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Executive Editor

Forum tries to simplify DSL

Dec 16, 20023 mins

Autoconfiguration would make buying, installing DSL access less painful.

The DSL Forum is trying to promote the wireless-phone-service model to make it easier to buy DSL services.

SAN FRANCISCO – The DSL Forum is trying to promote the wireless-phone-service model to make it easier to buy DSL services.

Just as you can go to computer retail stores and buy both a wireless phone and the phone service, you could buy a DSL modem and DSL service at these stores if all goes as planned. And you won’t have to worry about configuring the modem so it works with the gear in the service provider’s network.

The DSL Forum is working on the first stage via its independent test lab (ITL) program, approved here last week at a meeting of the forum, which is made up of DSL vendors and service providers. The ITL program will test DSL gear and report whether it is interoperable enough to make autoprovisioning possible. Later, that might evolve into a certification program.

The modems and the service providers’ DSL access multiplexers (DSLAM) would negotiate an ATM channel between them. Using a standard set of autonegotiation parameters, any compliant modem would be able to autoconfigure with any compliant DSLAM.

Current services generally require providers to ship a preconfigured modem and follow installation instructions shipped with it on a CD. “[Autoconfiguration] would be simpler for the end user as well as the service provider,” says Jay Fausch, chairman of the DSL Forum’s marketing committee.

If successful, the program could make setting up DSL for business sites easier, says George Gualda, CIO of Link Staffing Services in Houston. Gualda says the DSL Forum’s program would eliminate some of the work service providers go through to configure modems before they ship them. But he notes that in his experience, once they are configured, setting them up is not a problem. The self-installation CDs providers send with the modems are easy to follow, he says.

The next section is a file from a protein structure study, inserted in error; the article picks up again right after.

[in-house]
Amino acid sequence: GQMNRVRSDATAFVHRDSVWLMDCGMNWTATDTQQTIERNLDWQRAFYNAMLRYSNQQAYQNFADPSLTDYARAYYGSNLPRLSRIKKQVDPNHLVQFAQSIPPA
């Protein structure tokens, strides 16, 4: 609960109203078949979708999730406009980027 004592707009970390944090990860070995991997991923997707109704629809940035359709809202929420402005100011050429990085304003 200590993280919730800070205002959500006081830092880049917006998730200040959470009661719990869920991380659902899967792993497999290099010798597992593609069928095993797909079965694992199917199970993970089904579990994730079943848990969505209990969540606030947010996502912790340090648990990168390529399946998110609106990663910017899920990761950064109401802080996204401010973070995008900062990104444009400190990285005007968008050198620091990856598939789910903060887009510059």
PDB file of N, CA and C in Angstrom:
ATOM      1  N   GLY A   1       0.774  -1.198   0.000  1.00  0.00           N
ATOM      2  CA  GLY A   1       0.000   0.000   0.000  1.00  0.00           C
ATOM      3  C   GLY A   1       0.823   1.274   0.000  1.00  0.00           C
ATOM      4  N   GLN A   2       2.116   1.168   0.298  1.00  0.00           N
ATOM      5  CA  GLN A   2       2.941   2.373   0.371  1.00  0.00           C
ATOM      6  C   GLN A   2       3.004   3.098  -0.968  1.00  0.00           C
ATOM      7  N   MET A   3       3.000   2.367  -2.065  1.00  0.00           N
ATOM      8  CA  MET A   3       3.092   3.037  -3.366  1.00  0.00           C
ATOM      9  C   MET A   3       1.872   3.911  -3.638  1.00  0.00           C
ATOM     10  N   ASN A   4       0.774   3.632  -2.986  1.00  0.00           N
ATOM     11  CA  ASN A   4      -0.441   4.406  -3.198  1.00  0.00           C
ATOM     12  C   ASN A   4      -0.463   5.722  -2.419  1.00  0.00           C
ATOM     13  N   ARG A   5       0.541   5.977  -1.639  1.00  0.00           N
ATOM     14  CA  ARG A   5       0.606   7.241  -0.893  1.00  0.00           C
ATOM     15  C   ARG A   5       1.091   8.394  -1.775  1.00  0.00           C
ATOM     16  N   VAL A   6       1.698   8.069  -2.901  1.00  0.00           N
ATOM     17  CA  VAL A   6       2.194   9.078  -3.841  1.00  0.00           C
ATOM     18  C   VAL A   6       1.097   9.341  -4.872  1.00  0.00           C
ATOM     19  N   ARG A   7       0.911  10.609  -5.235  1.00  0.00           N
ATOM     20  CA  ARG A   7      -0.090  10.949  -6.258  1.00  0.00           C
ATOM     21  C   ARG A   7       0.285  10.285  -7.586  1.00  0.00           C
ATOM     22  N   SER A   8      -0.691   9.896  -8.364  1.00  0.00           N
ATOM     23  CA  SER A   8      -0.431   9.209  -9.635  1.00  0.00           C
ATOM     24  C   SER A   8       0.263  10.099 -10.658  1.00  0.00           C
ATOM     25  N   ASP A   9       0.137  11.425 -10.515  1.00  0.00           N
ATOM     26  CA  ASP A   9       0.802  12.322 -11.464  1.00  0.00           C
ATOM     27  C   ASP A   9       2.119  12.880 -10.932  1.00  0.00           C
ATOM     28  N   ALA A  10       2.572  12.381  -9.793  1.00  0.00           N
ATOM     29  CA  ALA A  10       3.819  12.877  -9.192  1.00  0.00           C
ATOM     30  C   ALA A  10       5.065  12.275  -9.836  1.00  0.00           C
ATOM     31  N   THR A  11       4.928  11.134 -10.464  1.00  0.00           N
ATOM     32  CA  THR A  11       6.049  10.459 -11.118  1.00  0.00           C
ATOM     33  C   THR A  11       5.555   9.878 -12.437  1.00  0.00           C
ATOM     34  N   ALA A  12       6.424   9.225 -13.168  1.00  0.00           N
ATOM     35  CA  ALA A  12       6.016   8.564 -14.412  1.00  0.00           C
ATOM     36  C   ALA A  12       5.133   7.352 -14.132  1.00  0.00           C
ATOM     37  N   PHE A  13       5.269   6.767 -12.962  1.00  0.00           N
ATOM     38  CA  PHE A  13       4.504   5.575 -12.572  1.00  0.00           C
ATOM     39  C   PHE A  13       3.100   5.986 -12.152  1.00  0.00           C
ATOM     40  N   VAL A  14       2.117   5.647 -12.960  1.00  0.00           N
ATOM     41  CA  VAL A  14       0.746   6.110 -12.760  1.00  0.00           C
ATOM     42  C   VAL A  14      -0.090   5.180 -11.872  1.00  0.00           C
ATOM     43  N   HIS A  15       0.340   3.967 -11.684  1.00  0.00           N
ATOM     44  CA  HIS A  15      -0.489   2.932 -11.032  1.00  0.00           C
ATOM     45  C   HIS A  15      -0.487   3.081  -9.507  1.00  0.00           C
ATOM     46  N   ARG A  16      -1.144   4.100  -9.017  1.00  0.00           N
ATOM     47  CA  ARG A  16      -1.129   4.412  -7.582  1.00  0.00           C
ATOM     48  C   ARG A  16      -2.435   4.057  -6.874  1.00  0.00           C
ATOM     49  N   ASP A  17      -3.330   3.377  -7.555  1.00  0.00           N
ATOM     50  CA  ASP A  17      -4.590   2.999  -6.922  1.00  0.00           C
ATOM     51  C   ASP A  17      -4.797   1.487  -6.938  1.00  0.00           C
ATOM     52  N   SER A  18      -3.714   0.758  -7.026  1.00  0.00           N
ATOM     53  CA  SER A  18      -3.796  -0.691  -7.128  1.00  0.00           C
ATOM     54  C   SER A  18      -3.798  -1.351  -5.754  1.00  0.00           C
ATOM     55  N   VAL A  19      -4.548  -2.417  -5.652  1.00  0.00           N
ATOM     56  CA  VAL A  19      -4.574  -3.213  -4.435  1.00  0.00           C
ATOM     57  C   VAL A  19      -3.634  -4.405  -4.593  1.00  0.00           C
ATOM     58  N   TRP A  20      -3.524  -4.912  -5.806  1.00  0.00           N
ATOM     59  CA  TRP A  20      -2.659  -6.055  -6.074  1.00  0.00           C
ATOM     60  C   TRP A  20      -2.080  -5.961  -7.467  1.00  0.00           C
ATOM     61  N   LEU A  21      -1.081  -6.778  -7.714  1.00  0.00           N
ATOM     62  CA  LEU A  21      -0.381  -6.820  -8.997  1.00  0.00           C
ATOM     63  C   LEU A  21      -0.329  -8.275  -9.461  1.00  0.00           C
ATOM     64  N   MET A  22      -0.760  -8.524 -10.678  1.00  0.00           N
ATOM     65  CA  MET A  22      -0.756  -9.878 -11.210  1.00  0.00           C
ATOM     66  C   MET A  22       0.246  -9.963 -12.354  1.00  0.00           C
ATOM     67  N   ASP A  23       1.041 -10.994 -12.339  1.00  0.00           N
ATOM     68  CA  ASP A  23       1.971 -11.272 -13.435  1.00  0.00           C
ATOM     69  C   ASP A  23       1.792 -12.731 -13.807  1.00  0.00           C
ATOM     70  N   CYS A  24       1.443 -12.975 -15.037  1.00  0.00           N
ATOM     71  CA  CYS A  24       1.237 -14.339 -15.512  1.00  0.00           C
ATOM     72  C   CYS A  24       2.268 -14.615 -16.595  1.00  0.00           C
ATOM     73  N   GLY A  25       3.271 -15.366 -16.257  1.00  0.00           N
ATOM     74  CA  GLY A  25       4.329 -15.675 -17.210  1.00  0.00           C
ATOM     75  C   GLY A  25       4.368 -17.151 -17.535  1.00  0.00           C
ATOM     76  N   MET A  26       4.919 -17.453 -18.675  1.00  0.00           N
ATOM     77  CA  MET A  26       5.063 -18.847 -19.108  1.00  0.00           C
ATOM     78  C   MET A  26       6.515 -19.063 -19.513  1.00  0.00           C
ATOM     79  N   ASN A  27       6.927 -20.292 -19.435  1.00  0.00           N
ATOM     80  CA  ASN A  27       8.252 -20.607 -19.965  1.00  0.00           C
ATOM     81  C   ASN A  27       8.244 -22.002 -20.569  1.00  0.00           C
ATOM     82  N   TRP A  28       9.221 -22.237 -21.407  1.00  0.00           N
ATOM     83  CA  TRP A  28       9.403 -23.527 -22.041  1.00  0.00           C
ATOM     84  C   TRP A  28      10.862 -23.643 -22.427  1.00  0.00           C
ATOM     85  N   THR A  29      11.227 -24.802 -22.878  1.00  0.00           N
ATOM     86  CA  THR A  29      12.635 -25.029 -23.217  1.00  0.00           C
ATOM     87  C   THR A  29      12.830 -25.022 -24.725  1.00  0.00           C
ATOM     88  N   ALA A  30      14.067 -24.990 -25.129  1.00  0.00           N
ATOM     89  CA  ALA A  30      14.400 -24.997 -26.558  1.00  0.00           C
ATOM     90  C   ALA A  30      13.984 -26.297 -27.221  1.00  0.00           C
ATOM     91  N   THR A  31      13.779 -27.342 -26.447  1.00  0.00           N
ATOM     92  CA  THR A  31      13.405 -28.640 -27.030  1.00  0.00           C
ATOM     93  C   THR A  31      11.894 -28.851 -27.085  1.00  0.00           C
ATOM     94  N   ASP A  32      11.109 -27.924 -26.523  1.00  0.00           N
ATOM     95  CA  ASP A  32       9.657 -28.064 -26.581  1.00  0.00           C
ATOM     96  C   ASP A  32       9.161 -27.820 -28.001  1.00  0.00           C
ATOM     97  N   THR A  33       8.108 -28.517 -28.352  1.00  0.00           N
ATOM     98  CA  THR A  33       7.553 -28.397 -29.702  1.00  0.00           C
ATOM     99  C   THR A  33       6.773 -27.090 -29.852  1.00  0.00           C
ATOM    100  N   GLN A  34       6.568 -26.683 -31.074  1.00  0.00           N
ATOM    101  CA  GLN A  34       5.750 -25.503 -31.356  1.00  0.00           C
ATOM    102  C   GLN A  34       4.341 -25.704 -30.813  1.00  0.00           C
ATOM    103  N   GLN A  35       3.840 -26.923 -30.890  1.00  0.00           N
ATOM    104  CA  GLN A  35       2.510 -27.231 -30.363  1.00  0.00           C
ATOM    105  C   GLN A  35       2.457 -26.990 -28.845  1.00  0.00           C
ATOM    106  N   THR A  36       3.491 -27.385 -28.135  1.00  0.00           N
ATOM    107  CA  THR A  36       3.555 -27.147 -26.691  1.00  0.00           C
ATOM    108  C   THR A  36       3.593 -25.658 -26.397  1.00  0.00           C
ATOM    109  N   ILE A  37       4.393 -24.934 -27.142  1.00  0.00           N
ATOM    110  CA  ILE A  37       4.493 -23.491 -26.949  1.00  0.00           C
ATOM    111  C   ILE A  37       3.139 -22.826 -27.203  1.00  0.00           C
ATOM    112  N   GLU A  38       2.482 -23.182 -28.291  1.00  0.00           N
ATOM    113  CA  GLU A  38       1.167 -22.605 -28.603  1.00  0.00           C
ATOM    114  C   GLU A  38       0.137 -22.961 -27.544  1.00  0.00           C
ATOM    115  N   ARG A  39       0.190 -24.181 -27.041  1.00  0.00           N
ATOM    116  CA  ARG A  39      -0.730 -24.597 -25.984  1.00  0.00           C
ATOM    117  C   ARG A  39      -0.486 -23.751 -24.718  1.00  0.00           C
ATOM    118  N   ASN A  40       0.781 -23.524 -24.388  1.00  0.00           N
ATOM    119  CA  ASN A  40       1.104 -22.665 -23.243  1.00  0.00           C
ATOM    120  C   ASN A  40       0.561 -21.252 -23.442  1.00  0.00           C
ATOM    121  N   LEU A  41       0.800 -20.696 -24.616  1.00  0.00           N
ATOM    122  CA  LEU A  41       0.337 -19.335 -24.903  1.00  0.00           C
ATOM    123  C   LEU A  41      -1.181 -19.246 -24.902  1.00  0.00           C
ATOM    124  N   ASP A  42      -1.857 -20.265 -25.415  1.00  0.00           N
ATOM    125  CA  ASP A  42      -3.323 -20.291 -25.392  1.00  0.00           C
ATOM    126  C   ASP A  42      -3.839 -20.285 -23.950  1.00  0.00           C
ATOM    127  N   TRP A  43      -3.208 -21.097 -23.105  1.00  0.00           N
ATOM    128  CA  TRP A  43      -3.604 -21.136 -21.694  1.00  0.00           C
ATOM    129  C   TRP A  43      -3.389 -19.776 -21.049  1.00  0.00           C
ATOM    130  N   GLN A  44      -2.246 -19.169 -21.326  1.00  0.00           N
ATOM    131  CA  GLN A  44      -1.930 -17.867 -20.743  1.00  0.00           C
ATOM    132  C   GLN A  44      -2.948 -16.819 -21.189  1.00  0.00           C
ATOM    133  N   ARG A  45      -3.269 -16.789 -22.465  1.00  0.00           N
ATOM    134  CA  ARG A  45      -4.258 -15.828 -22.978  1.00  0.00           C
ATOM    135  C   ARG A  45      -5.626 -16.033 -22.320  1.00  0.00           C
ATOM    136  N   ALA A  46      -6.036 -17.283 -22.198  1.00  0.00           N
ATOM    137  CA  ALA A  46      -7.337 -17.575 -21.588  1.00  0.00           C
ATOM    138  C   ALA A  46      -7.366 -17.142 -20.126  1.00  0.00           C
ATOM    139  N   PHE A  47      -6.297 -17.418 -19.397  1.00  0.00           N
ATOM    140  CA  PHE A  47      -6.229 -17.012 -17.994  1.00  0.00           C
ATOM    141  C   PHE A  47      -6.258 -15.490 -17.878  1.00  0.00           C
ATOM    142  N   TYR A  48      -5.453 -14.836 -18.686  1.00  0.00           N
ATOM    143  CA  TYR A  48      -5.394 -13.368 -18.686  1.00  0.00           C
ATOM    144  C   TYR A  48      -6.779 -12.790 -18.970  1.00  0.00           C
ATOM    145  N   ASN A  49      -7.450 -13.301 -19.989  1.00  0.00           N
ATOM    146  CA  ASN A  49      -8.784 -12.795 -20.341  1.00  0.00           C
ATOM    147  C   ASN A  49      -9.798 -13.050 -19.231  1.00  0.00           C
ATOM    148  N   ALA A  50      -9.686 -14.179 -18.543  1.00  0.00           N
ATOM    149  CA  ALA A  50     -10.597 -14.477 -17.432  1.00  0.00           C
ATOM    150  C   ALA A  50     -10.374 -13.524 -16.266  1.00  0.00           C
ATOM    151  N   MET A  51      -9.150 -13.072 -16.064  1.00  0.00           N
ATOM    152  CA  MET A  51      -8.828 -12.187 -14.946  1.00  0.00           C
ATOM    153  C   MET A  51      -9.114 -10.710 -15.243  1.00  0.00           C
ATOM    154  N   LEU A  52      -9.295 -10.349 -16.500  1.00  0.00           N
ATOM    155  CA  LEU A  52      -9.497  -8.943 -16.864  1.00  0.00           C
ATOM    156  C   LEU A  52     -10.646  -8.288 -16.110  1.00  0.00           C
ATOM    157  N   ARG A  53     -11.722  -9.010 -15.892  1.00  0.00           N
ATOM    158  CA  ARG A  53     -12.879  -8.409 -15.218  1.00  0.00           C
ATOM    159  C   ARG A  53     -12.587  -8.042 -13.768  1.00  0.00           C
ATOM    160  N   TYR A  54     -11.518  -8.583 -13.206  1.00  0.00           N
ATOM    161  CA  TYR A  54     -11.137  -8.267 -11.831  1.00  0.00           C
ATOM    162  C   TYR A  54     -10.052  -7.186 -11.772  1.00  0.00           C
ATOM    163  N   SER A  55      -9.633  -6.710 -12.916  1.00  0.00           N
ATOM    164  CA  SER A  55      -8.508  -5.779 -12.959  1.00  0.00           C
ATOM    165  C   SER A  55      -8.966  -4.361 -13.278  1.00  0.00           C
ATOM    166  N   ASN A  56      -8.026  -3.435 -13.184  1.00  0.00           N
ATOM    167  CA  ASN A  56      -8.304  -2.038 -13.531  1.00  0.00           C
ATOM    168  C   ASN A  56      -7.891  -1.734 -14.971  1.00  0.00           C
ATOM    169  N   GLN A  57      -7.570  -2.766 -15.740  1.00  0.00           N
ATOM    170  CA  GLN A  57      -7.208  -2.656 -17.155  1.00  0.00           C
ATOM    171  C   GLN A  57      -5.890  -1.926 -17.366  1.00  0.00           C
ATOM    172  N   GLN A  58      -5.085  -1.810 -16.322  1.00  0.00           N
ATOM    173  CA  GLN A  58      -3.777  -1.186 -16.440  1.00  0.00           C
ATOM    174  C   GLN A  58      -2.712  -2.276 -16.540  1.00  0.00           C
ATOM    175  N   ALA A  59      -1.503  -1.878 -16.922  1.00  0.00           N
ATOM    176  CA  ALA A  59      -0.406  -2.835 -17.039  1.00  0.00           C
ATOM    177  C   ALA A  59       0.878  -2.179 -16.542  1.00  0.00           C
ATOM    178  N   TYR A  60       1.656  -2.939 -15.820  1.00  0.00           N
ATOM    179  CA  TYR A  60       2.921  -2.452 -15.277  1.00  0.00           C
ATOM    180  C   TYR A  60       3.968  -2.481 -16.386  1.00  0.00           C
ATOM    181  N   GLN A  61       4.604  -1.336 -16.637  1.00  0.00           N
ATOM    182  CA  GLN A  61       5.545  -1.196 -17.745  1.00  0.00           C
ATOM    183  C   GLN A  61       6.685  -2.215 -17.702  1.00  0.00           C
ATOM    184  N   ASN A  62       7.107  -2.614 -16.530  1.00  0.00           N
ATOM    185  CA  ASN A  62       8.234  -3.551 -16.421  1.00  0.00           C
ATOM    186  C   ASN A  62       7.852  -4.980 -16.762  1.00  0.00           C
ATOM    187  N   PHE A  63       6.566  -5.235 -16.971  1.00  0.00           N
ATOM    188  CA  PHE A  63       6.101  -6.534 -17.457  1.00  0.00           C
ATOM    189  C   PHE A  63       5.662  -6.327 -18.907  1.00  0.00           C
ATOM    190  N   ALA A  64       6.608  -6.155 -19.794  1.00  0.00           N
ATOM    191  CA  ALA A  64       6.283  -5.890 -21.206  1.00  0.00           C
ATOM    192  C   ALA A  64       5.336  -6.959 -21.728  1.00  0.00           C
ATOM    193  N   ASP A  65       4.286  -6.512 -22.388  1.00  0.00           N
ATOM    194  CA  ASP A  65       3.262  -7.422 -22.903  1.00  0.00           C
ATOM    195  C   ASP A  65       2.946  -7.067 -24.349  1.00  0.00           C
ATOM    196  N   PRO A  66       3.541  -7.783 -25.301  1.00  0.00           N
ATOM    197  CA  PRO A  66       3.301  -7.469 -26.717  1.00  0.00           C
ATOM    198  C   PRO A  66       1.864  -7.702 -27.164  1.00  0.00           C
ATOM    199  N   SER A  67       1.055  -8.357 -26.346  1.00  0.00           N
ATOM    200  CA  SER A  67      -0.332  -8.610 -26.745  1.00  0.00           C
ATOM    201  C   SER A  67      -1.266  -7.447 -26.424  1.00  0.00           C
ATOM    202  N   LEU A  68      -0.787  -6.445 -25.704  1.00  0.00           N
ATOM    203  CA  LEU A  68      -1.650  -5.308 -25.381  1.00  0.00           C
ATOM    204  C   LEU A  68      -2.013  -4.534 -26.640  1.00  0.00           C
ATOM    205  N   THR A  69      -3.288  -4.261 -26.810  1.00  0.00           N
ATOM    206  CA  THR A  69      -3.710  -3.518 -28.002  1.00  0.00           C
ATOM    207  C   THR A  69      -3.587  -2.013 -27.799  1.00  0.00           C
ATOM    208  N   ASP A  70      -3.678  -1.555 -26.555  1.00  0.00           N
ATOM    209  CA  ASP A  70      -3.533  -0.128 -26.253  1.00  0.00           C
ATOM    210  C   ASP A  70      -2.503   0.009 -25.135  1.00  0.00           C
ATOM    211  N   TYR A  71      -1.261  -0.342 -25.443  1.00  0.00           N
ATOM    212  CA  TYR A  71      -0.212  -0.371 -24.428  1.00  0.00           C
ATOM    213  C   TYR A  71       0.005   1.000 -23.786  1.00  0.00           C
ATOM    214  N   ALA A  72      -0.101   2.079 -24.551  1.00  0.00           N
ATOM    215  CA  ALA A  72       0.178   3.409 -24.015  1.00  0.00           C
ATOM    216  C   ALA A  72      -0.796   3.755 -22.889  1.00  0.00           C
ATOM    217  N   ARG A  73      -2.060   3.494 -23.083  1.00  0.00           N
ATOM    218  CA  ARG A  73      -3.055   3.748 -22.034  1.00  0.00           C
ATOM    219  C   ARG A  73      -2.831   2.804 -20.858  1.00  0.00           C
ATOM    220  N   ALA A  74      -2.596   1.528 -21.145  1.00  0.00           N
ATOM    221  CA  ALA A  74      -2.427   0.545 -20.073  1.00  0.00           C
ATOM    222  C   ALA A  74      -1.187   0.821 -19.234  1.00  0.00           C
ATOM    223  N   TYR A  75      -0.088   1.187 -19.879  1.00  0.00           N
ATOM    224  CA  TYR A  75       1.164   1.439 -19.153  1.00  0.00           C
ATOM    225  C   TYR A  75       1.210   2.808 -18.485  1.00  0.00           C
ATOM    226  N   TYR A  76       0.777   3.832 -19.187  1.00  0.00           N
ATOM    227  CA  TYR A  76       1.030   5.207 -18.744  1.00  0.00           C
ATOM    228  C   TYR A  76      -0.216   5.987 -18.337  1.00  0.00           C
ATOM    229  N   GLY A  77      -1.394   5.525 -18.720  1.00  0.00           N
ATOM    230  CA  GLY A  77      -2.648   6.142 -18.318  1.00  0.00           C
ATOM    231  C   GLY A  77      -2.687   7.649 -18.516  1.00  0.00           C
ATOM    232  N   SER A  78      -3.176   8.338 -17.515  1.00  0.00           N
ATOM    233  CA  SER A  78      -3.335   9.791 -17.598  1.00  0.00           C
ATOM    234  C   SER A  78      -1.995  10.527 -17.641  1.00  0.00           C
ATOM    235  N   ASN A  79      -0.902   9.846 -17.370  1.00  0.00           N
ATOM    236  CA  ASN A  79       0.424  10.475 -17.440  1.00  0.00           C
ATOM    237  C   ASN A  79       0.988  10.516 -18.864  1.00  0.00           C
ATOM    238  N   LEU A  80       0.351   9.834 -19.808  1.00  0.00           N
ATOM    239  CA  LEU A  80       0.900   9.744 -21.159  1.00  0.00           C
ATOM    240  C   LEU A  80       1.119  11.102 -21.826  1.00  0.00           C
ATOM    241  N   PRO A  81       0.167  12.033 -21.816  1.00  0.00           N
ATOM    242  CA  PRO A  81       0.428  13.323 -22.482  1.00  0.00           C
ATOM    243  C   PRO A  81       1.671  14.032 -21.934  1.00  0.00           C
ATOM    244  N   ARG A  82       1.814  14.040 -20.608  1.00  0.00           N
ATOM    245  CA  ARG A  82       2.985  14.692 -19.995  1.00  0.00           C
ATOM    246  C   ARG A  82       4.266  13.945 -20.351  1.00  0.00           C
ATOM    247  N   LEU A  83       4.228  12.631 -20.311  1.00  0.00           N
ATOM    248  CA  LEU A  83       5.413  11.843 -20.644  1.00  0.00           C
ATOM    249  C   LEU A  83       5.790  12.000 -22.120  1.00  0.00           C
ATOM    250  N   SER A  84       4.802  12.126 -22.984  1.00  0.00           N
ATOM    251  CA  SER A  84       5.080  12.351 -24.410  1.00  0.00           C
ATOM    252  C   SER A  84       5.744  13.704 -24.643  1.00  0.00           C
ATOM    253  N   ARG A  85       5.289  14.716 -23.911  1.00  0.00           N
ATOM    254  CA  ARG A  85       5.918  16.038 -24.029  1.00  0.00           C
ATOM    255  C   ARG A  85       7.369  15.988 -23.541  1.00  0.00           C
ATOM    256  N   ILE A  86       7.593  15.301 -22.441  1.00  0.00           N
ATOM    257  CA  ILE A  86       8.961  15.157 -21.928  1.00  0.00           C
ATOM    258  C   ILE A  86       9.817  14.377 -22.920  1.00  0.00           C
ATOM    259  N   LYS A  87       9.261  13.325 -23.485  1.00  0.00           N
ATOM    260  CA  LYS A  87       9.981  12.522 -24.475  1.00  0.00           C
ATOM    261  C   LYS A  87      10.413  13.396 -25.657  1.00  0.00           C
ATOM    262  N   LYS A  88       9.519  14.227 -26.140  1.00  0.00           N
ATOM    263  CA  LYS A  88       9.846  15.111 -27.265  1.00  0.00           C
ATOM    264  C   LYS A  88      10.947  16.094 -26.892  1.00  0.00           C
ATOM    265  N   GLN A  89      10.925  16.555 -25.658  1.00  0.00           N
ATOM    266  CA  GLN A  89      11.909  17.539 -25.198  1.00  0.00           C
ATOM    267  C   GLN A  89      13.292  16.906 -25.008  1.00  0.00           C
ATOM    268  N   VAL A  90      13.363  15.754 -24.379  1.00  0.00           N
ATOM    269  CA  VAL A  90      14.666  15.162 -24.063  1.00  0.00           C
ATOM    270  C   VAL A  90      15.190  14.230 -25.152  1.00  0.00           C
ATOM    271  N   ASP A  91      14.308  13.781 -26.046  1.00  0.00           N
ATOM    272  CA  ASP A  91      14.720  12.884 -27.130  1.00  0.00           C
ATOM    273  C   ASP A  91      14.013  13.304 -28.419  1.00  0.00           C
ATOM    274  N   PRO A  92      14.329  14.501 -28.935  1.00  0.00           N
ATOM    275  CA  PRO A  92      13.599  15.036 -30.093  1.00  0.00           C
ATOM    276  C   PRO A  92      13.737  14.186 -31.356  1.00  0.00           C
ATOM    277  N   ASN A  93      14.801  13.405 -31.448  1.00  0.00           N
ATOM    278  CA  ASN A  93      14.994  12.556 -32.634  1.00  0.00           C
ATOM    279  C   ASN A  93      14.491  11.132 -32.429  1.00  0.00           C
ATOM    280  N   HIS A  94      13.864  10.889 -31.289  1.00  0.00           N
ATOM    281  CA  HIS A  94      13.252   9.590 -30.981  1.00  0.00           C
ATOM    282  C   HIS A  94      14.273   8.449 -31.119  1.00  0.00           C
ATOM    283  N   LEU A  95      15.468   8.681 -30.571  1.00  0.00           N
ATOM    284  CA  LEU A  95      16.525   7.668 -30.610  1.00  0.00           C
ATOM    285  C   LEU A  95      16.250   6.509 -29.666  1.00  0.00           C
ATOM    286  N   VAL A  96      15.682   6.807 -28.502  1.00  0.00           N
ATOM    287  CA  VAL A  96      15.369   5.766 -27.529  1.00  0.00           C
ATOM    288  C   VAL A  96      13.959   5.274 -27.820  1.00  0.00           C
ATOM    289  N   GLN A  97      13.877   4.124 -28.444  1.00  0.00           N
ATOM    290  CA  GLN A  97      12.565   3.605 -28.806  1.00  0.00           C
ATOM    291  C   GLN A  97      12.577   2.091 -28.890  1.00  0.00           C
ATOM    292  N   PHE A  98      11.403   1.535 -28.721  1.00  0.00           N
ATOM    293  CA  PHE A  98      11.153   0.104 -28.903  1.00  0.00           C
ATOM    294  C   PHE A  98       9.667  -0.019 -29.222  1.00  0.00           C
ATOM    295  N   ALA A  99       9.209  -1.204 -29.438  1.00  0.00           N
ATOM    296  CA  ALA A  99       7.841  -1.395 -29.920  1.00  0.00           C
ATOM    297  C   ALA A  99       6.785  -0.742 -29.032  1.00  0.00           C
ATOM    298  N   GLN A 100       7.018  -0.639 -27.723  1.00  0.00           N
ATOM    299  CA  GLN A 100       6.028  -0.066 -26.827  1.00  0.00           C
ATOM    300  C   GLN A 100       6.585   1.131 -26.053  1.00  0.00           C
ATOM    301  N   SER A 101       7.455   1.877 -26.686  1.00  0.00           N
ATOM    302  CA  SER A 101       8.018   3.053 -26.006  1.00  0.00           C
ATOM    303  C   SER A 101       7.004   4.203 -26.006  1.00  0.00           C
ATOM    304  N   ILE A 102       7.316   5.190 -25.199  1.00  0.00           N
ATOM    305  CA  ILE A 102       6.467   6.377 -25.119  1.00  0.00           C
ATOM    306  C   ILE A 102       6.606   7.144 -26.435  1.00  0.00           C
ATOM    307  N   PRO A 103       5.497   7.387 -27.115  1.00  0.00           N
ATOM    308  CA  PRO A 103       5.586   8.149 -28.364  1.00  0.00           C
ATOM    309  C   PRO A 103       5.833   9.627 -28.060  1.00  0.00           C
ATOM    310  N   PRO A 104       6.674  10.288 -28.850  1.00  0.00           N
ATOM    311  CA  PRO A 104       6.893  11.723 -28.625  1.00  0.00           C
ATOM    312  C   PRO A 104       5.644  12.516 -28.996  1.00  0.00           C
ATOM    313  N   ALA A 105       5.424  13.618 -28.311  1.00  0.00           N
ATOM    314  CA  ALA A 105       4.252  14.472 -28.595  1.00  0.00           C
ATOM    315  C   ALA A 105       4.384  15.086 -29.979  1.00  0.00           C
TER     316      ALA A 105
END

Gualda says a much bigger problem is providers telling him that DSL service is available in an area where it is not. As a result, he has outsourced his DSL provisioning to OpenReach.

The forum has compiled a list of test houses that it recognizes as being able to perform the interoperability testing.The test for the program would be whether the equipment meets the interoperability specifications set by the forum’s TR-037 technical report.

Also last week, the forum released figures that show use of DSL in North America grew just over 11% in the third quarter and that the split between residential and business users was about 78% to 22%. Worldwide, there are 30.6 million DSL connections installed, reflecting a 19.6% growth in the third quarter, according to the numbers that Point Topic compiled.

The country with the highest DSL uptake is South Korea with 27.7% of potential customers buying the service, more than double the 12.98% take rate in Taiwan which has the second-higheset penetration. The U.S. ranks No. 17 with just a 3.03% penetration.